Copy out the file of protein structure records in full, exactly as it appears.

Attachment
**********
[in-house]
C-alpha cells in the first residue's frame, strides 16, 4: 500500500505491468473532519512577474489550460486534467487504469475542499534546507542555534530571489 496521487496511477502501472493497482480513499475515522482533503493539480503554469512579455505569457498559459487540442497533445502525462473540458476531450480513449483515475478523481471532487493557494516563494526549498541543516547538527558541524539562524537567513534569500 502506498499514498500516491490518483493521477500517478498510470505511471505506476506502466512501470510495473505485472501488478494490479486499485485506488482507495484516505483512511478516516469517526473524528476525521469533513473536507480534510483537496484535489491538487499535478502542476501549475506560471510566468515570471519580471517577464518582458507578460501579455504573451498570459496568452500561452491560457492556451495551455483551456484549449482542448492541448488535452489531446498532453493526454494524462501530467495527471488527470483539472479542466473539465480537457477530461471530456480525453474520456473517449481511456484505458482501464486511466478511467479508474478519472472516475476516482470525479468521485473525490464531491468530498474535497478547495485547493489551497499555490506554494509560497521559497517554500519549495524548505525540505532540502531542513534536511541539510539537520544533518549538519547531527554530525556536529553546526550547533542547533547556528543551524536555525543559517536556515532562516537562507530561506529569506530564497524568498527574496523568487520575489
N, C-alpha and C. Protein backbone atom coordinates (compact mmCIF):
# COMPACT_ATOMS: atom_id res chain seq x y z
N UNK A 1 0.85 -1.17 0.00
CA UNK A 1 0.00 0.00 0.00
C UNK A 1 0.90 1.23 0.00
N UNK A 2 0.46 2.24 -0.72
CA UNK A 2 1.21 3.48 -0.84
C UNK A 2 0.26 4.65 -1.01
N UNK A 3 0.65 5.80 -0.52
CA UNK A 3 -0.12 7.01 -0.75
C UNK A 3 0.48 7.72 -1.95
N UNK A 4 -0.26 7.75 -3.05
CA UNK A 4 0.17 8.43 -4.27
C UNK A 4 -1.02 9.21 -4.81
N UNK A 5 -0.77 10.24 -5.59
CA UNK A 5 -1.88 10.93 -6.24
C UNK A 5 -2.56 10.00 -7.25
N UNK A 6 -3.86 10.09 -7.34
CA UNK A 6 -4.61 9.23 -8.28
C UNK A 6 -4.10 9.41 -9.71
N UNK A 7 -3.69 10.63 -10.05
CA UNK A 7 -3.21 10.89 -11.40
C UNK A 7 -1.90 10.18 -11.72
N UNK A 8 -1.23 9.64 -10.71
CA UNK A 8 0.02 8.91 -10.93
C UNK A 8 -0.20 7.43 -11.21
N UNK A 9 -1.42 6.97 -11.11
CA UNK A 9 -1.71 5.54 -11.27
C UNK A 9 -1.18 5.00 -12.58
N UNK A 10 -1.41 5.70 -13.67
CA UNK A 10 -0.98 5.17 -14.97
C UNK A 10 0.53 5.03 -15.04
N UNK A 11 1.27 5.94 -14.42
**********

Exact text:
[in-house]
C-alpha cells in the first residue's frame, strides 16, 4: 500500500505491468473532519512577474489550460486534467487504469475542499534546507542555534530571489 496521487496511477502501472493497482480513499475515522482533503493539480503554469512579455505569457498559459487540442497533445502525462473540458476531450480513449483515475478523481471532487493557494516563494526549498541543516547538527558541524539562524537567513534569500 502506498499514498500516491490518483493521477500517478498510470505511471505506476506502466512501470510495473505485472501488478494490479486499485485506488482507495484516505483512511478516516469517526473524528476525521469533513473536507480534510483537496484535489491538487499535478502542476501549475506560471510566468515570471519580471517577464518582458507578460501579455504573451498570459496568452500561452491560457492556451495551455483551456484549449482542448492541448488535452489531446498532453493526454494524462501530467495527471488527470483539472479542466473539465480537457477530461471530456480525453474520456473517449481511456484505458482501464486511466478511467479508474478519472472516475476516482470525479468521485473525490464531491468530498474535497478547495485547493489551497499555490506554494509560497521559497517554500519549495524548505525540505532540502531542513534536511541539510539537520544533518549538519547531527554530525556536529553546526550547533542547533547556528543551524536555525543559517536556515532562516537562507530561506529569506530564497524568498527574496523568487520575489
N, C-alpha and C. Protein backbone atom coordinates (compact mmCIF):
# COMPACT_ATOMS: atom_id res chain seq x y z
N UNK A 1 0.85 -1.17 0.00
CA UNK A 1 0.00 0.00 0.00
C UNK A 1 0.90 1.23 0.00
N UNK A 2 0.46 2.24 -0.72
CA UNK A 2 1.21 3.48 -0.84
C UNK A 2 0.26 4.65 -1.01
N UNK A 3 0.65 5.80 -0.52
CA UNK A 3 -0.12 7.01 -0.75
C UNK A 3 0.48 7.72 -1.95
N UNK A 4 -0.26 7.75 -3.05
CA UNK A 4 0.17 8.43 -4.27
C UNK A 4 -1.02 9.21 -4.81
N UNK A 5 -0.77 10.24 -5.59
CA UNK A 5 -1.88 10.93 -6.24
C UNK A 5 -2.56 10.00 -7.25
N UNK A 6 -3.86 10.09 -7.34
CA UNK A 6 -4.61 9.23 -8.28
C UNK A 6 -4.10 9.41 -9.71
N UNK A 7 -3.69 10.63 -10.05
CA UNK A 7 -3.21 10.89 -11.40
C UNK A 7 -1.90 10.18 -11.72
N UNK A 8 -1.23 9.64 -10.71
CA UNK A 8 0.02 8.91 -10.93
C UNK A 8 -0.20 7.43 -11.21
N UNK A 9 -1.42 6.97 -11.11
CA UNK A 9 -1.71 5.54 -11.27
C UNK A 9 -1.18 5.00 -12.58
N UNK A 10 -1.41 5.70 -13.67
CA UNK A 10 -0.98 5.17 -14.97
C UNK A 10 0.53 5.03 -15.04
N UNK A 11 1.27 5.94 -14.42